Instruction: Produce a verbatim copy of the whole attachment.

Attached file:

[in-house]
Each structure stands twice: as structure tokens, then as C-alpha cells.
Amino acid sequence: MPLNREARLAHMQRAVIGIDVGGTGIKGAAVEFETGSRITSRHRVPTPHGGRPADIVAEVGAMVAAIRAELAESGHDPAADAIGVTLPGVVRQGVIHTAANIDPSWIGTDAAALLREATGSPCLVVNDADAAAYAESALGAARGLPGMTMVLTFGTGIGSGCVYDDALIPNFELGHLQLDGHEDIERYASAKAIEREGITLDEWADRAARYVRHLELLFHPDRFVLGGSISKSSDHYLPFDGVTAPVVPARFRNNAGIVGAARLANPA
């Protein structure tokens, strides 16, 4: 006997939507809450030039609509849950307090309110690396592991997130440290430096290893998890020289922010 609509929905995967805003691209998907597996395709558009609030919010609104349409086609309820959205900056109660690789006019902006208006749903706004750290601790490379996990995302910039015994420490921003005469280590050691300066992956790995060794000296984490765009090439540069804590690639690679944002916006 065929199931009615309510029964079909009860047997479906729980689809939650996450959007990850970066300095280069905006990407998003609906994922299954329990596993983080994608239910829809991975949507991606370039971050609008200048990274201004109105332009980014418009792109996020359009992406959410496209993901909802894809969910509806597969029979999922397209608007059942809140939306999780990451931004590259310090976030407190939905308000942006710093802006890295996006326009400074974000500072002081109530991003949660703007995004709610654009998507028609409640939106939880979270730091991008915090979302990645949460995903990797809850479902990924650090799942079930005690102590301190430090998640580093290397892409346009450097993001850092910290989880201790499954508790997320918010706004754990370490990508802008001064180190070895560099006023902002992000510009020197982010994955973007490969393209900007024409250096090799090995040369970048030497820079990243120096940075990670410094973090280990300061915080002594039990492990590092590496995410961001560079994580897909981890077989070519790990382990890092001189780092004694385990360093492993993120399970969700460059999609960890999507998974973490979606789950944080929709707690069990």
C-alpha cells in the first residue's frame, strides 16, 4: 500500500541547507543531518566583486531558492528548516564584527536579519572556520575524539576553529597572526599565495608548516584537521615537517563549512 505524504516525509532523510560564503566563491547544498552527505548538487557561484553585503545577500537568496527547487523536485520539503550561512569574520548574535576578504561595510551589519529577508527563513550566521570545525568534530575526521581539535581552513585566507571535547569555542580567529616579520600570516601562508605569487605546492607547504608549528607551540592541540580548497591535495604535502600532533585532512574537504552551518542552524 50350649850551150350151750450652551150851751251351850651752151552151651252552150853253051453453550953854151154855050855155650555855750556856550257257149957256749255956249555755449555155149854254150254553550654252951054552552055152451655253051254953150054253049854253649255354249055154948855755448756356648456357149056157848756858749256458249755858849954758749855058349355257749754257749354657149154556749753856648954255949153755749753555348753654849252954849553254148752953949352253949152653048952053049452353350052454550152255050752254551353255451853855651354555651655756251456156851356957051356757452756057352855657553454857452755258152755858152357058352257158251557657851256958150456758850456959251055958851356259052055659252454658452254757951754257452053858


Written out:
[in-house]
Each structure stands twice: as structure tokens, then as C-alpha cells.
Amino acid sequence: MPLNREARLAHMQRAVIGIDVGGTGIKGAAVEFETGSRITSRHRVPTPHGGRPADIVAEVGAMVAAIRAELAESGHDPAADAIGVTLPGVVRQGVIHTAANIDPSWIGTDAAALLREATGSPCLVVNDADAAAYAESALGAARGLPGMTMVLTFGTGIGSGCVYDDALIPNFELGHLQLDGHEDIERYASAKAIEREGITLDEWADRAARYVRHLELLFHPDRFVLGGSISKSSDHYLPFDGVTAPVVPARFRNNAGIVGAARLANPA
């Protein structure tokens, strides 16, 4: 006997939507809450030039609509849950307090309110690396592991997130440290430096290893998890020289922010 609509929905995967805003691209998907597996395709558009609030919010609104349409086609309820959205900056109660690789006019902006208006749903706004750290601790490379996990995302910039015994420490921003005469280590050691300066992956790995060794000296984490765009090439540069804590690639690679944002916006 065929199931009615309510029964079909009860047997479906729980689809939650996450959007990850970066300095280069905006990407998003609906994922299954329990596993983080994608239910829809991975949507991606370039971050609008200048990274201004109105332009980014418009792109996020359009992406959410496209993901909802894809969910509806597969029979999922397209608007059942809140939306999780990451931004590259310090976030407190939905308000942006710093802006890295996006326009400074974000500072002081109530991003949660703007995004709610654009998507028609409640939106939880979270730091991008915090979302990645949460995903990797809850479902990924650090799942079930005690102590301190430090998640580093290397892409346009450097993001850092910290989880201790499954508790997320918010706004754990370490990508802008001064180190070895560099006023902002992000510009020197982010994955973007490969393209900007024409250096090799090995040369970048030497820079990243120096940075990670410094973090280990300061915080002594039990492990590092590496995410961001560079994580897909981890077989070519790990382990890092001189780092004694385990360093492993993120399970969700460059999609960890999507998974973490979606789950944080929709707690069990």
C-alpha cells in the first residue's frame, strides 16, 4: 500500500541547507543531518566583486531558492528548516564584527536579519572556520575524539576553529597572526599565495608548516584537521615537517563549512 505524504516525509532523510560564503566563491547544498552527505548538487557561484553585503545577500537568496527547487523536485520539503550561512569574520548574535576578504561595510551589519529577508527563513550566521570545525568534530575526521581539535581552513585566507571535547569555542580567529616579520600570516601562508605569487605546492607547504608549528607551540592541540580548497591535495604535502600532533585532512574537504552551518542552524 50350649850551150350151750450652551150851751251351850651752151552151651252552150853253051453453550953854151154855050855155650555855750556856550257257149957256749255956249555755449555155149854254150254553550654252951054552552055152451655253051254953150054253049854253649255354249055154948855755448756356648456357149056157848756858749256458249755858849954758749855058349355257749754257749354657149154556749753856648954255949153755749753555348753654849252954849553254148752953949352253949152653048952053049452353350052454550152255050752254551353255451853855651354555651655756251456156851356957051356757452756057352855657553454857452755258152755858152357058352257158251557657851256958150456758850456959251055958851356259052055659252454658452254757951754257452053858